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The Antimicrobial Potential of CBD

Scientist pours CBD oil to test for antimicrobial effects

Cannabidiol (CBD) is a cannabinoid, a natural compound derived from the cannabis plant. These cannabinoids—a designation that includes CBD, THC, CBG, CBN and others—possess a variety of unique healing properties. For example, users take CBD oil to treat chronic pain, inflammation, and more. But scientists recently posed another health question: Does CBD have antimicrobial properties?

NOTE: “Antimicrobial” is used to describe substances that reduce the number of microbes (like bacteria and mold). If scientists conclude that CBD oil offers an antimicrobial effect, we could use it to kill bacteria as well as increase our resistance to bacteria. In addition, topical CBD formulations (like CBD-infused lotion, for example) could offer additional external protection from environmental stressors.

However, according to recent scientific reports, CBD oil’s purported antimicrobial effects could go a step further. Let’s look at the recent advancements in CBD science and answer the question, does CBD have antimicrobial properties?

Is CBD Oil Antimicrobial: What the Science Says

Scientists first believed in cannabis as an antimicrobial agent back in the 1950s, but researchers did not specifically attribute observed antimicrobial activity to cannabinoids. Are there any current studies that support cannabis as a new-age antimicrobial agent?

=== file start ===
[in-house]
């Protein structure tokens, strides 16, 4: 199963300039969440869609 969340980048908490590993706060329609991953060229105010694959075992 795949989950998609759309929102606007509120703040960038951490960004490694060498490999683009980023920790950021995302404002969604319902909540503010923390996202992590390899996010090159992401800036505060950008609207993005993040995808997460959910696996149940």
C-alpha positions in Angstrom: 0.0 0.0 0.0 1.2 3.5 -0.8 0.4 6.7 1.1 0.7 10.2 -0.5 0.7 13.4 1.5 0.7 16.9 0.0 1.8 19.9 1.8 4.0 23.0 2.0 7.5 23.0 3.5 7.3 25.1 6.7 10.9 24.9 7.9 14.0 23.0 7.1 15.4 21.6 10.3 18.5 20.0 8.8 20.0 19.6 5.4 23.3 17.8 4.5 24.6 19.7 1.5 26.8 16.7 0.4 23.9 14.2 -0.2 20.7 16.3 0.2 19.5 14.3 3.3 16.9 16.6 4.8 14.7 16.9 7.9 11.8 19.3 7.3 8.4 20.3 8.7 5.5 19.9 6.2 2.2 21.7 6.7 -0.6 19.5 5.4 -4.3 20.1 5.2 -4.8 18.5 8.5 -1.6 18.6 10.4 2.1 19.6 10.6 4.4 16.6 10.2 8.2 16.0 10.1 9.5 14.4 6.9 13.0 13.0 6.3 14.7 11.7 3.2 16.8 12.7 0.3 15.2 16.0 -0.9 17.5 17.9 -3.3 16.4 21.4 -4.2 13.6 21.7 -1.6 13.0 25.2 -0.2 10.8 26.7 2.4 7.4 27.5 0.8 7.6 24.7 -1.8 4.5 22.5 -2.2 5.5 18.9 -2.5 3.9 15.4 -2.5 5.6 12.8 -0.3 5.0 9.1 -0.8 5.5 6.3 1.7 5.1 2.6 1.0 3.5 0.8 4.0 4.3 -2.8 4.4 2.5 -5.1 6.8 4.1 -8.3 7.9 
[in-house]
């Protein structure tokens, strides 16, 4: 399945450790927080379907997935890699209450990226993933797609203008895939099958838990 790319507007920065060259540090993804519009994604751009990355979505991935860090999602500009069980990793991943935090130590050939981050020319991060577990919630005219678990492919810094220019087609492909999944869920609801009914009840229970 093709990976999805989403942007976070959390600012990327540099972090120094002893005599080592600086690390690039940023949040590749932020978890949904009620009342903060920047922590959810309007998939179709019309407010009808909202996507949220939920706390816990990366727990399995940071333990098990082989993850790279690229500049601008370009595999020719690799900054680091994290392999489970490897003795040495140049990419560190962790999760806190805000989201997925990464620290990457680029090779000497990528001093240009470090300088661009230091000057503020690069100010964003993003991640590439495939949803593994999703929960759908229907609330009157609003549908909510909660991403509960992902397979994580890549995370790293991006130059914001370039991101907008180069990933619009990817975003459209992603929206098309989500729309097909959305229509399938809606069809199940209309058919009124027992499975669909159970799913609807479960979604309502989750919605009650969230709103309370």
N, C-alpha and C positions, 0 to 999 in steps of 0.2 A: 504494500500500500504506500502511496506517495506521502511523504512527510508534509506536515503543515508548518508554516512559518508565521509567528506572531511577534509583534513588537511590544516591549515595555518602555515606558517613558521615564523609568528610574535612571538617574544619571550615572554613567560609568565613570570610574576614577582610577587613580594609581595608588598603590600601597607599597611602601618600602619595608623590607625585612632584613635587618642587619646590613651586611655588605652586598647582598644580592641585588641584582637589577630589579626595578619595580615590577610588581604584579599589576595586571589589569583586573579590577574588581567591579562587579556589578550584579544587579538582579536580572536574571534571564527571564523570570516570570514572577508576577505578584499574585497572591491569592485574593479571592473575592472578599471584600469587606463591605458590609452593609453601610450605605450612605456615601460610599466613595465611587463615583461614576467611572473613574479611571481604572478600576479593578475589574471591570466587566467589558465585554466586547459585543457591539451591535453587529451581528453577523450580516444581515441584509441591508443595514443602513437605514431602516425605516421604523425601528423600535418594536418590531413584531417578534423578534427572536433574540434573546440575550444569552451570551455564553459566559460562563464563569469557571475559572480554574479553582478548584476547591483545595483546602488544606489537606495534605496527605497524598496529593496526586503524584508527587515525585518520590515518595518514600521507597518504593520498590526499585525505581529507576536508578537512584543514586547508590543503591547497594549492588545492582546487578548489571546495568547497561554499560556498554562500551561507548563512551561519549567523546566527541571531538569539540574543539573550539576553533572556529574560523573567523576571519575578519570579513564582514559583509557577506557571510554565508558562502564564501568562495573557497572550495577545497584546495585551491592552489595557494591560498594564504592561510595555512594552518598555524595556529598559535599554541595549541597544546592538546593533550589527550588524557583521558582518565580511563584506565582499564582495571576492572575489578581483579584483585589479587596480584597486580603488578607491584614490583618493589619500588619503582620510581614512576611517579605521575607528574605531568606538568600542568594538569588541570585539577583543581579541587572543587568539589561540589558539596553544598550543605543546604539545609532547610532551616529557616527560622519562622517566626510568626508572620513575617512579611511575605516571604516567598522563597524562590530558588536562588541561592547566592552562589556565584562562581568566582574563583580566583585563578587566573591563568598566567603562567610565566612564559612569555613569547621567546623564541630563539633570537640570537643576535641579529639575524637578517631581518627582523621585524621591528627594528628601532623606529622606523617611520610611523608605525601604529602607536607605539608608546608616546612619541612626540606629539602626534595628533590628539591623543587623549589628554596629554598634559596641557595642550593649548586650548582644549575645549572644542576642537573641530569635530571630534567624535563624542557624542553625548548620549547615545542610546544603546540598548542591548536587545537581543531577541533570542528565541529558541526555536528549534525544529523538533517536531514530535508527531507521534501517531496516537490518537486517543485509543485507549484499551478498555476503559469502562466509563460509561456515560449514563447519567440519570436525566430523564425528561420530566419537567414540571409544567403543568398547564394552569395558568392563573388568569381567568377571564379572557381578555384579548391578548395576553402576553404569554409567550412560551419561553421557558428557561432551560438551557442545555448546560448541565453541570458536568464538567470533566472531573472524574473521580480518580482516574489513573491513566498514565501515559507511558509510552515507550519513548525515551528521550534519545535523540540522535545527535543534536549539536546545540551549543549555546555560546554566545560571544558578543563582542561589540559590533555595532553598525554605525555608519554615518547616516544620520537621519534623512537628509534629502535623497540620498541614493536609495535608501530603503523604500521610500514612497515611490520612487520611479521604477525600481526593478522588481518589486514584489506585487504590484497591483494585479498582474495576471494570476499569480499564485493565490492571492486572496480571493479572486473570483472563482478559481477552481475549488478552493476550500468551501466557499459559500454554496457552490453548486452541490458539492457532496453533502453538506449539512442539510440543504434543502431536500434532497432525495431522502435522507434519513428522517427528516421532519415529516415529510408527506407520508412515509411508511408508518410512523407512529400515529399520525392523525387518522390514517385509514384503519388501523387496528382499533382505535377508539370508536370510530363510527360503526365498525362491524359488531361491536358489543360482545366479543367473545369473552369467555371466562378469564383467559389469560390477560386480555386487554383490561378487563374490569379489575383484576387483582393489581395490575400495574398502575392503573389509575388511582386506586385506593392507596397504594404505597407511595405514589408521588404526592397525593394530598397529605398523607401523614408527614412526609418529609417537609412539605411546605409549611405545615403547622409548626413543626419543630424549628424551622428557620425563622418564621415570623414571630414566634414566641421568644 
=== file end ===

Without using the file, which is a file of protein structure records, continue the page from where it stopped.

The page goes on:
2020’s Journal of Antibiotics Research

According to a 2020 report published in the journal Antibiotics, there is a distinct need for increased research into cannabinoid resistance to bacteria.

According to their research, “The Antimicrobial Activity of Cannabinoids”, “Several cannabinoids have been found to have potent antimicrobial activity.” The most notable cannabinoids with antimicrobial properties include CBD and THC, which happen to be the two most popular cannabinoids for therapeutic use.

But the journal Antibiotics‘ research doesn’t stop there. Endocannabinoids—defined as cannabinoids created internally within the human body—have “shown to be effective in eradicating biofilms.” And in case you didn’t know, biofilms are complex bacterial structures, often referred to as bacteria colonies.

You also probably heard of full spectrum or broad spectrum CBD products, but if not, here’s a recap: both full spectrum and broad spectrum extracts come from the whole hemp plant. Extracts of this kind contain a variety of natural compounds, including terpenes, amino acids, and more. This research states that “Terpenes have promising antimicrobial activity [in addition to cannabinoids], which warrants further investigation.”

Furthermore, this research indicates that cannabinoids in combination with other bacterial agents have shown broad antimicrobial activity. With this in mind, scientists could create advanced antibacterial formulations using a combination of cannabinoid products like CBD oil and other known compounds that kill bacteria.

2021’s Communications Biology Research

According to a research study presented in Communications Biology, published on January 19 of this year, “CBD has some remarkably useful antimicrobial activity beyond that previously prescribed.”